Kathy Montgomery

KEN LIGHT pulled on a pair of cotton gloves and gently lifted a prehistoric flute from a tray of artifacts. As Light examined the flute, R. Carlos Nakai chatted with the Arizona State Museum guide. It was the mid-1990s, and Nakai was working on a master’s degree at the University of Arizona, where the museum is located. 

Light, a flute-maker based in Montana, met Nakai, a Grammy-nominated Navajo flautist, in 1987 at an American Indian flute festival in Grand Junction, Colorado. There weren’t many people who played the flutes in those days, and not many people even knew about them. Nakai asked Light to build a custom flute to his specifications. He did, and the two began a long partnership, hosting an annual workshop in Montana and events in other places around the country. 

When Light was in the state on business, he went with Nakai to see the instruments at the museum for himself. By then, Light knew something about their history and discovery. He knew they were very, very old — centuries older than the oldest known flute in the style most people think of as Indian.

They didn’t have much time, so Light chose the flute that looked the most interesting and worked with it. Despite the flute’s age, it looked well kept, as if it had been treated as a sacred object. He could see by the wear how it had been held and played. The instrument was long, the holes widely spaced. He thought about the dexterity the musician must have possessed to play it. He took measurements, speaking into a recorder to capture his observations. 

When he returned home to Montana, Light made a replica with one modification. The original flute had no mouthpiece, just a blunt end. Making a sound required blowing across the opening in a certain way — a skill Light didn’t have. So, he carved a notch in the end, like a South American quena, and before long, he was playing. 

It felt profound. Light pondered how this piece of wood connected the modern day to ancient history. He thought about how its voice hadn’t been heard for a very long time. What’s the significance? he wondered. What were they saying?

American Indian flutes might seem ubiquitous today, but after decades of government assimilation policies, the tradition of flute playing among Indians for a time seemed lost to all but a few. Thanks to the efforts of a handful of musicians, of which Nakai is the best known, the Indian flute saw a resurgence in the 20th century.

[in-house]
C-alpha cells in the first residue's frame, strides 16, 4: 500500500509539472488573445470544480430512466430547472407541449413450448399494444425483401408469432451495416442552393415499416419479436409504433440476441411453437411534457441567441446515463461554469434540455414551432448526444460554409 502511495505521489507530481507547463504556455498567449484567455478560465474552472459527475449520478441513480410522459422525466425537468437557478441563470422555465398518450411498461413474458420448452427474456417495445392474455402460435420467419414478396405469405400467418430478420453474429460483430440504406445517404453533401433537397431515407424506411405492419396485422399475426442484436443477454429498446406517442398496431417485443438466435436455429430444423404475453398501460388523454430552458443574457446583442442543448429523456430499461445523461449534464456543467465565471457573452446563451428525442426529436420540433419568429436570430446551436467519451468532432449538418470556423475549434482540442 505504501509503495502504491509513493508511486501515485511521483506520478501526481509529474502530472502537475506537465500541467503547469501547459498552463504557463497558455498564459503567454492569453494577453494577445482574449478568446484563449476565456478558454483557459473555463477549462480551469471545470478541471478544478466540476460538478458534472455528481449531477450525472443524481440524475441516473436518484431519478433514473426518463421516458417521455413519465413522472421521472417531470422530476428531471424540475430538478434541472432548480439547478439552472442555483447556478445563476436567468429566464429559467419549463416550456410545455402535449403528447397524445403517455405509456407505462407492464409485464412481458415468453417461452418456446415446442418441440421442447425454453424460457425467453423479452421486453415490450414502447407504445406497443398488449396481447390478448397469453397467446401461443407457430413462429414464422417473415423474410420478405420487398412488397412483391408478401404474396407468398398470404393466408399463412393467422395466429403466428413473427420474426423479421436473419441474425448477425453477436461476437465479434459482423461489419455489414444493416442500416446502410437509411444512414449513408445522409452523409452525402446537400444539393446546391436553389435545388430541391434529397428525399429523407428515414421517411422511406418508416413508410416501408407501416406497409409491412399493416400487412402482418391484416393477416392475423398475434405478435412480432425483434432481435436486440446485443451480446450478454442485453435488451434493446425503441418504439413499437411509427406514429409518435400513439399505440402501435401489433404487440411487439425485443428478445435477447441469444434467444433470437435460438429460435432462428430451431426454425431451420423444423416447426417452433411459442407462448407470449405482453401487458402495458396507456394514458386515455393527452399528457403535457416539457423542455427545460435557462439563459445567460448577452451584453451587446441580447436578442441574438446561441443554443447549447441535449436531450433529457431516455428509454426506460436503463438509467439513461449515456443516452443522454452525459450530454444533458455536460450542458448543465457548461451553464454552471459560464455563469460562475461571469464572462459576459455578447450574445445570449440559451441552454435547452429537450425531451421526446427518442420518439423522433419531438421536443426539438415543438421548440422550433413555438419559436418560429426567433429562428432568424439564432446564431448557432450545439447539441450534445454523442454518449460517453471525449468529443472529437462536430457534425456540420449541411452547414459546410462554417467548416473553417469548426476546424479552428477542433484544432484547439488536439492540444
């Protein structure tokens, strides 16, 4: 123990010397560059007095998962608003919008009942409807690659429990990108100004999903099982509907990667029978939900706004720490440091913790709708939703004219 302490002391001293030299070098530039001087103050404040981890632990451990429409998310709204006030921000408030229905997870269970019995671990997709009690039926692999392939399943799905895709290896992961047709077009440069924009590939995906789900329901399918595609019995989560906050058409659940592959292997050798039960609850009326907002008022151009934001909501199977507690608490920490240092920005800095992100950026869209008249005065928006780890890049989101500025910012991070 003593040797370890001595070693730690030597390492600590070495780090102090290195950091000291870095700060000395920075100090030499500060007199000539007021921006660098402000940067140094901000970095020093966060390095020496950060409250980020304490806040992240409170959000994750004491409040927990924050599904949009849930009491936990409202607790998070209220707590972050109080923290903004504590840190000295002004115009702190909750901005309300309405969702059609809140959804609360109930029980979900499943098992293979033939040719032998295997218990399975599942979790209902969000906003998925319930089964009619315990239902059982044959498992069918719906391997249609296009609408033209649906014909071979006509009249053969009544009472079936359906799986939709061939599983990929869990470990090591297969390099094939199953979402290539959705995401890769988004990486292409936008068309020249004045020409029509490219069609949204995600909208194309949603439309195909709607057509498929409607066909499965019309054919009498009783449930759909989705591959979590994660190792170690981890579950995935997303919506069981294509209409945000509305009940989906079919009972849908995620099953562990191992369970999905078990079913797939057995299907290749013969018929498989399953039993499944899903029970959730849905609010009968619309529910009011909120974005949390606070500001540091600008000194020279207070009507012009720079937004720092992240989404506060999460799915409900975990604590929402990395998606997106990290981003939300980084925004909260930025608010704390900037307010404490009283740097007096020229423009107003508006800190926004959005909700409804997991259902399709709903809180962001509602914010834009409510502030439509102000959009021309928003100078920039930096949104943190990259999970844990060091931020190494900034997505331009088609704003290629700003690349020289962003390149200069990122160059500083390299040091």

At the same time, the prehistoric flutes in the Arizona State Museum inspired the resurgence of a lesser-known flute, one that members of the Hopi Tribe trace to their ancestors through an unbroken tradition of ceremonial use. Now, at least one prominent tribal member would like to see those flutes come home.

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IN 1931, anthropologist Earl H. Morris discovered four flutes in what he called Broken Flute Cave, in the Prayer Rock District of Northeastern Arizona. Located between Carrizo Mountain and the north end of the Lukachukai Mountains, the cave was one of more than a dozen in the area carved from sandstone cliffs. Morris’ team found pieces of two flutes scattered in the trash above a grave. They uncovered two others (pictured) beneath the dirt floor; those were intact, tied together and remarkably well preserved. 

The flutes were simple instruments — just long tubes crafted from polished boxelder wood. But their smooth, even interiors and nearly identical finger holes demonstrated skillful manufacturing and an intentional scale. To one end, the flute-maker had fastened red, blue and black feathers, and when the flutes were played, the feathers danced.

This wasn’t Morris’ first expedition in Arizona, and these weren’t the first prehistoric flutes he’d found. Eight years earlier, he and his team had excavated five flutes at Canyon del Muerto, part of present-day Canyon de Chelly National Monument. One, encrusted with white beads, lay on the chest of an old man Morris believed to be a priest or chief — one end tucked beneath the man’s chin, the other between his thigh bones. 

“I picked up one of the flutes, shook the dust and mouse dung out of it, and placed it to my lips,” Morris wrote. “The rich, quavering tones which rewarded even my unskilled touch seemed to electrify the atmosphere. In the distance, Navajo workmen paused with shovels poised, seeking the source of the sound. A horse raised its head and neighed from an adjacent hillside, and two crows flapped out from a crevice overhead.”

The flutes in the Prayer Rock District were similar, but even older. The artifacts from Canyon del Muerto were subsequently dated to between 1253 and 1284. The flutes from Broken Flute Cave were from six centuries earlier, between 620 and 670. 

For her doctoral thesis at the University of Arizona, Morris’ daughter, Elizabeth, studied the artifacts from the Prayer Rock District. Its successful completion would make her the first woman to earn a doctorate in anthropology at the university. The co-author of her published study, B.M. Bakkegard of UA’s Department of Music, played the two intact flutes and found the sounds similar to those produced by modern instruments, with considerably more richness and depth than those captured on ethnographic recordings. 

While he had no way of knowing the techniques the original players used or the music they played, Bakkegard believed the instruments were capable of producing music of great complexity and beauty. And with “little or no” secular use of flutes recorded among Southwestern tribes, the researchers believed the flutes were most likely used for ceremonial worship.

In 1957, the Carnegie Institution of Washington transferred the artifacts from Broken Flute Cave to the Arizona State Museum — and, as far as anyone knows, the flutes were never played again.